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334 results found.

34 pages of results.
91. A question for Wal (and Amy and...) [Journals] [SIS Internet Digest]
... Mars' field and oriented at varying angles in different locations. This could throw a significant spanner in the geological works because the same findings on Earth have been interpreted in terms of polar wandering and continental drift. Mars shows no signs of tectonic activity (continental drift). I expect patterns of radioactivity, isotopic anomalies, remanent magnetism and glass surrounding craters and the great "volcanoes" that can be easily explained by their formation in a plasma arc. My suggestion is that laboratory experiments be performed using clays similar in composition to Martian rocks and soil and subject them to electric arcs and sensitively measure the effects. If that can be done before experiments are performed in situ on ...
Terms matched: 1  -  Score: 14  -  05 Mar 2003  -  URL: /online/pubs/journals/i-digest/1999-1/17quest.htm
92. The Atlantis Blueprint [Journals] [SIS Internet Digest]
... degrees at Giza - breaking the spell that hides Thoth's Holy Chamber. Chapter Five: 6,000 Degrees Celsius. Nine skeletons in the Libyan Desert - the mystery of tektites - bore holes and high temperatures - Lord Rennell contacts Hapgood - 6,000 degrees Celsius - powdered metallurgy - Shawn Montgomery introduces Rand to Brown's Gas - alchemy and glass - Jules Verne's prediction - Yull Brown escapes the Iron Curtain - Shawn interviews Brown - gold mining in the Americas - portable forges - Dr. Oswaldo Rivera and the age of Tiahuanaco. Chapter Six: Ancient Voyagers. Stone balls of Costa Rica - ley lines - ancient Japanese pottery in America - David Kelley and the Mayan calendar - ...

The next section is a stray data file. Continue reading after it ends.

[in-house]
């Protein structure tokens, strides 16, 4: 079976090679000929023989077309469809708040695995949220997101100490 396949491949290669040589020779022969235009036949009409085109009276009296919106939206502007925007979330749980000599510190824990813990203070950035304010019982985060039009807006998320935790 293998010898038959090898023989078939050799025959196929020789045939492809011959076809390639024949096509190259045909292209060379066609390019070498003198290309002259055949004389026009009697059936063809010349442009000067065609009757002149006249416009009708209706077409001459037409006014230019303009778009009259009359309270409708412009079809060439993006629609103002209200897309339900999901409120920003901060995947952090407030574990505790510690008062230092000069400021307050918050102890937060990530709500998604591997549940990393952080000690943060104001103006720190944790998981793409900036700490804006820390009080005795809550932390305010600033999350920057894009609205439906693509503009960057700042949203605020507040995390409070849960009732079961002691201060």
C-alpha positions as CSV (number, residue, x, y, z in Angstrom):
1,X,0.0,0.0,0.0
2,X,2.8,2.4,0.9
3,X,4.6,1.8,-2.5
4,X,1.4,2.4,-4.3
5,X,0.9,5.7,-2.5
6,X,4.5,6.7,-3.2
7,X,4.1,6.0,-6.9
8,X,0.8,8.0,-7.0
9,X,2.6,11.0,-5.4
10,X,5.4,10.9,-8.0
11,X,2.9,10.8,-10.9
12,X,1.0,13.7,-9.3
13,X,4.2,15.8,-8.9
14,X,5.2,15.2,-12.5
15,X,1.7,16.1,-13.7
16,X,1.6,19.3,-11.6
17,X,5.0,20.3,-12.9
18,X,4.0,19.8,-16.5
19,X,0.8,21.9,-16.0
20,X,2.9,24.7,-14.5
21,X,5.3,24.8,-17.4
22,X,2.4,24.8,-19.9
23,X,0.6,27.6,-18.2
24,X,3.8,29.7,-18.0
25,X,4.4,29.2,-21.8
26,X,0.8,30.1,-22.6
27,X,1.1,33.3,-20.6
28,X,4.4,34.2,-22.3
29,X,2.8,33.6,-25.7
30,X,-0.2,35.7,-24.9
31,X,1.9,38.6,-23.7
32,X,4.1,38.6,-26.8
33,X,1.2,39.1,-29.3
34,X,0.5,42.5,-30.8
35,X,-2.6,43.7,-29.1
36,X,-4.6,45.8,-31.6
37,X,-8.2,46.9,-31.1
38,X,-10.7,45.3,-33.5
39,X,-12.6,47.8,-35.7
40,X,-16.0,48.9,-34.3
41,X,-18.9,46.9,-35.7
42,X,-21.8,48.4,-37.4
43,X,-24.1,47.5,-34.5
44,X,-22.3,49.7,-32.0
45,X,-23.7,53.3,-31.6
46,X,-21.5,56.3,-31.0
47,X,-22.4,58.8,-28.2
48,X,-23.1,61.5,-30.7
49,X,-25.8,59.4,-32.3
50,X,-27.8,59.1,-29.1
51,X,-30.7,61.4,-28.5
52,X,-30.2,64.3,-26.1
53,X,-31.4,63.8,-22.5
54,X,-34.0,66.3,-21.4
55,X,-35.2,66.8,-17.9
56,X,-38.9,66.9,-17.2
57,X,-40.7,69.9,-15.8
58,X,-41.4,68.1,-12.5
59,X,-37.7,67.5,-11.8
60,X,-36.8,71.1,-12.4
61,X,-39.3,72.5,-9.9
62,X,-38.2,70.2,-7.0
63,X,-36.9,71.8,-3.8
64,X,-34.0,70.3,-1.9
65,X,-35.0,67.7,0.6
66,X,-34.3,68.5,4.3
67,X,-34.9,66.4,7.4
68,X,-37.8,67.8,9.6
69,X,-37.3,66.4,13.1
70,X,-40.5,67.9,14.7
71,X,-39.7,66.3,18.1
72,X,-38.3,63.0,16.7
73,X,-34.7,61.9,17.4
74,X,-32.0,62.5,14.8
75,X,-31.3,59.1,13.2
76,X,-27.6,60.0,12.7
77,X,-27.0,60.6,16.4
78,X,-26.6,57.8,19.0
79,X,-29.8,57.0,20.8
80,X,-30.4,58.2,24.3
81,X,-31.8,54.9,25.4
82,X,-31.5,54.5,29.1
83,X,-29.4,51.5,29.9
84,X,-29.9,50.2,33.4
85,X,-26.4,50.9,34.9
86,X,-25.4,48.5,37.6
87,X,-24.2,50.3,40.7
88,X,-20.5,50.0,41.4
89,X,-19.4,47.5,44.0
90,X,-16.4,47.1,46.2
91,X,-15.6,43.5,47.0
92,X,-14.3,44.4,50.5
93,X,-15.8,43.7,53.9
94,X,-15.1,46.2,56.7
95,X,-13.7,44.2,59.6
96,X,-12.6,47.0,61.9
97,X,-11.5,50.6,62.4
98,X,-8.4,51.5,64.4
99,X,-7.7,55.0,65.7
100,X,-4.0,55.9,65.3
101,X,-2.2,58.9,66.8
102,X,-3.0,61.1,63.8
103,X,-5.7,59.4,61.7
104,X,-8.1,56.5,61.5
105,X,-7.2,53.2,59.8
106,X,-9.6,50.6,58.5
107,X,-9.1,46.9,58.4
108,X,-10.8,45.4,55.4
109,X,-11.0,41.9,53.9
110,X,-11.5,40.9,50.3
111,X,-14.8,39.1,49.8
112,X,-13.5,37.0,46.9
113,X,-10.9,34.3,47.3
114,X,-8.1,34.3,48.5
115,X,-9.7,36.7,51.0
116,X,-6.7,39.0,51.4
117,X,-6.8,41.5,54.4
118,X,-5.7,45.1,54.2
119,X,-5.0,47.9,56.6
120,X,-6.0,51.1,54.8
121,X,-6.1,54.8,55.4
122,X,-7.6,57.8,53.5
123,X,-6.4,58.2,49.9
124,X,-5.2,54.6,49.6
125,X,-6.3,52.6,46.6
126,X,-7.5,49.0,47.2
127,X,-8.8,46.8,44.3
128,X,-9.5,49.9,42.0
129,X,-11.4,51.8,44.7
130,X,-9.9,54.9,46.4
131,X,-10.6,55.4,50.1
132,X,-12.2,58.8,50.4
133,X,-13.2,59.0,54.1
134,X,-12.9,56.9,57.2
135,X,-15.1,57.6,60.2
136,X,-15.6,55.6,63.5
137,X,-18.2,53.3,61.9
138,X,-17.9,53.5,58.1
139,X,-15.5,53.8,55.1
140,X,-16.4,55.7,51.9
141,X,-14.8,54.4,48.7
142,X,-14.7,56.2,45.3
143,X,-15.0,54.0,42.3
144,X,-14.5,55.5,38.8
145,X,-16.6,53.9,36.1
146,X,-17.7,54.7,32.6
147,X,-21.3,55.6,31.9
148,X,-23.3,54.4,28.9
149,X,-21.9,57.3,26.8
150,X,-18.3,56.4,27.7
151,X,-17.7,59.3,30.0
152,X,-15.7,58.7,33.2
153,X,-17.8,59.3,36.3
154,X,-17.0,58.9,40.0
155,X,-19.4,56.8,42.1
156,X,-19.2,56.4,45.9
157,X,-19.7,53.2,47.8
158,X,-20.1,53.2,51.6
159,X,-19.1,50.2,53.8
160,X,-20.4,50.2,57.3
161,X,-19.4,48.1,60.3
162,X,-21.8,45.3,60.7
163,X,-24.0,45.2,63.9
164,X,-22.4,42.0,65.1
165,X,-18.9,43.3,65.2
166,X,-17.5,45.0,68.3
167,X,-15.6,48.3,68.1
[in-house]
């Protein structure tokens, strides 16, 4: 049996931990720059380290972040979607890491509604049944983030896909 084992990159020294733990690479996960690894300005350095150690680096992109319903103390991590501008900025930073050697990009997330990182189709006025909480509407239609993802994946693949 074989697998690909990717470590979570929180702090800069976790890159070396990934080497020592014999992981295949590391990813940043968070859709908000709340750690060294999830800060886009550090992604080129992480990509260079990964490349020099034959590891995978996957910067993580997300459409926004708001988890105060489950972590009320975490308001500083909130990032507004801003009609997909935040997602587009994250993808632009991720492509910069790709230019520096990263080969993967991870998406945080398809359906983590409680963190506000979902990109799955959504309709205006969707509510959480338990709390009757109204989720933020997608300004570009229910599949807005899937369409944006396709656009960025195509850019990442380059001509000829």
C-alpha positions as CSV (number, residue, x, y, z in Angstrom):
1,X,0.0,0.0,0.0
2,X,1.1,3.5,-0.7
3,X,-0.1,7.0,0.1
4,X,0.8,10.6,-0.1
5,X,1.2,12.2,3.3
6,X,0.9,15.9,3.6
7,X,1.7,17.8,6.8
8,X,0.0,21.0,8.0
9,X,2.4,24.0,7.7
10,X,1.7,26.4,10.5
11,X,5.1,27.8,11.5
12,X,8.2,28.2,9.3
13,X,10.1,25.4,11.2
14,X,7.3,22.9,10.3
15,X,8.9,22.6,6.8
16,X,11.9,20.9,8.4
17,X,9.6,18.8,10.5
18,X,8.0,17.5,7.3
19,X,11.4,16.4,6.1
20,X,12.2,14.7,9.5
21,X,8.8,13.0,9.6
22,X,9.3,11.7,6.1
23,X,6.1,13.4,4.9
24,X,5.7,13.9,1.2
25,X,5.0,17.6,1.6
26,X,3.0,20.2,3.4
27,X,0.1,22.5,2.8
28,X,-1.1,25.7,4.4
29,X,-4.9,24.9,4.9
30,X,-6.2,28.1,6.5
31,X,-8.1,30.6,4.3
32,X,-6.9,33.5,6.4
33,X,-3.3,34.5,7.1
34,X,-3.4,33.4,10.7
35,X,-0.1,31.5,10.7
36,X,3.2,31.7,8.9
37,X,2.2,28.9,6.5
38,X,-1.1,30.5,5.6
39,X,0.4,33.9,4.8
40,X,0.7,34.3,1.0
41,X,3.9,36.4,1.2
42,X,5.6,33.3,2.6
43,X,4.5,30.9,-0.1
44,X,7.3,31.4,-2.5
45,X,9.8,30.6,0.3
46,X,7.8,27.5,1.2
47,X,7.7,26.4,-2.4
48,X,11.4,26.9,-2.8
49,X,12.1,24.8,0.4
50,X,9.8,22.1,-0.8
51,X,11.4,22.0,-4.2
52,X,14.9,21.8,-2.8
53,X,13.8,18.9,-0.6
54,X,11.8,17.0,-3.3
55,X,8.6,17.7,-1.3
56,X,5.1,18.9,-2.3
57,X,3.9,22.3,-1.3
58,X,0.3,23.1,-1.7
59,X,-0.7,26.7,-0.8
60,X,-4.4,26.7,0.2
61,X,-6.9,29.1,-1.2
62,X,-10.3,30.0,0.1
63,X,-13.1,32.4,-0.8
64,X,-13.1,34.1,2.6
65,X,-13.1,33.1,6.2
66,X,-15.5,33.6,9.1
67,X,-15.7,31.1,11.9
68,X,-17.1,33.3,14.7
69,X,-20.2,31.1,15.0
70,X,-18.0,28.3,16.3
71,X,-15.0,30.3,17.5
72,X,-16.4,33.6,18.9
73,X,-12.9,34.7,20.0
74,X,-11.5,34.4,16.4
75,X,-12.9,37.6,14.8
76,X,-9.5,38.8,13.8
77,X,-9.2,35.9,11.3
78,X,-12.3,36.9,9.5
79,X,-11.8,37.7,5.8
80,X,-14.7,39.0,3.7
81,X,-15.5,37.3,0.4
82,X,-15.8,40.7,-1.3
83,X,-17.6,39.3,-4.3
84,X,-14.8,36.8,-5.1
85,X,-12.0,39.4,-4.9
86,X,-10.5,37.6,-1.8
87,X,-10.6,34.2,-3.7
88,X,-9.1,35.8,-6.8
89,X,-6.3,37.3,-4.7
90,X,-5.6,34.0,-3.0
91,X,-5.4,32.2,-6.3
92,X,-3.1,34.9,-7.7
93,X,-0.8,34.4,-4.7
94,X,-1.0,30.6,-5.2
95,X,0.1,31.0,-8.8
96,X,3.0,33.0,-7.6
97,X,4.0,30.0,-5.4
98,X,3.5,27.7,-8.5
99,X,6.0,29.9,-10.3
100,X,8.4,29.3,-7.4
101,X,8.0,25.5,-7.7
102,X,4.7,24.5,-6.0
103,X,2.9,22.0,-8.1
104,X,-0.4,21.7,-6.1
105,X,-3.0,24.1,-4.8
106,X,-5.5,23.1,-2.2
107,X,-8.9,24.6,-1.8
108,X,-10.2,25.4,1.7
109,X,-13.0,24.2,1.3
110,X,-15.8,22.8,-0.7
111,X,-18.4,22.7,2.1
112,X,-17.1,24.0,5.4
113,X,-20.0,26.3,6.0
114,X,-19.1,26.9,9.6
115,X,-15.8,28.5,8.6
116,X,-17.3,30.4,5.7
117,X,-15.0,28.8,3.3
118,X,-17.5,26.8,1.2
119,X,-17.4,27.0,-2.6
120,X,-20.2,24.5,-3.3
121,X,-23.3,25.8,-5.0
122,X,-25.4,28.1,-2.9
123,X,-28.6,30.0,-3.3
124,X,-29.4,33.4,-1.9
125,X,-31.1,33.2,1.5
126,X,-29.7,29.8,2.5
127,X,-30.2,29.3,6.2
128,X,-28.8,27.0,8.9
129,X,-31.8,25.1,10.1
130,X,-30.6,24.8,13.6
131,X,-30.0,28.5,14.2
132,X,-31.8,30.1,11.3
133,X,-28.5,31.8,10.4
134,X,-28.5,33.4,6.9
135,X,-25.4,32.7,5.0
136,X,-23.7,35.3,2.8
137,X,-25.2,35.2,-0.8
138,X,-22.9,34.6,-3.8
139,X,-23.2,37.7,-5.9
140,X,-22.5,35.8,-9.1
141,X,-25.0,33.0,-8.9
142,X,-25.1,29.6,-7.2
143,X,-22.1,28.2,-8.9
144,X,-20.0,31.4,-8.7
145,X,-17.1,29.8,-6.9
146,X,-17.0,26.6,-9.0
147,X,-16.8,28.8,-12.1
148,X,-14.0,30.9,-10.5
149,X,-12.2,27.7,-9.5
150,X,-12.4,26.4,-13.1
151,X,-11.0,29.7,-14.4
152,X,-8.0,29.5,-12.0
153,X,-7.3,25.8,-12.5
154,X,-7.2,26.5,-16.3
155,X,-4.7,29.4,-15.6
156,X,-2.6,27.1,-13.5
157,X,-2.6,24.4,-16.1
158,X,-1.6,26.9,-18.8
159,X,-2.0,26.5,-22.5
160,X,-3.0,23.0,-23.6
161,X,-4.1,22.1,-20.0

Terms matched: 1  -  Score: 14  -  05 Mar 2003  -  URL: /online/pubs/journals/i-digest/2000-2/02atlan.htm
93. Footprints. Ch.14 Extinction (Earth In Upheaval) [Velikovsky] [Velikovsky Earth in Upheaval]
... changes could take place. Sometimes we see imprints of animals that chanced to walk over freshly laid concrete. While the substance was soft, a dog or a bird or a large insect might have walked on it and left impressions recognizable when it hardened. Also, heated sand, turning into a viscous substance on its way to becoming hardened glass, could receive and preserve imprints. The vestiges could also remain in muddy, unheated ground that was soon covered by lava which filled in the imprints and later disintegrated on being weathered away. In historical times, in the volcanic destruction of Pompeii and Herculaneum lava and volcanic ashes filled the wheel tracks in the streets of these cities and ...
Terms matched: 1  -  Score: 14  -  03 Jul 2007  -  URL: /online/no-text/velikovsky/earth/14b-footprints.htm
94. Catastrophism And Planetary History [Journals] [Kronos]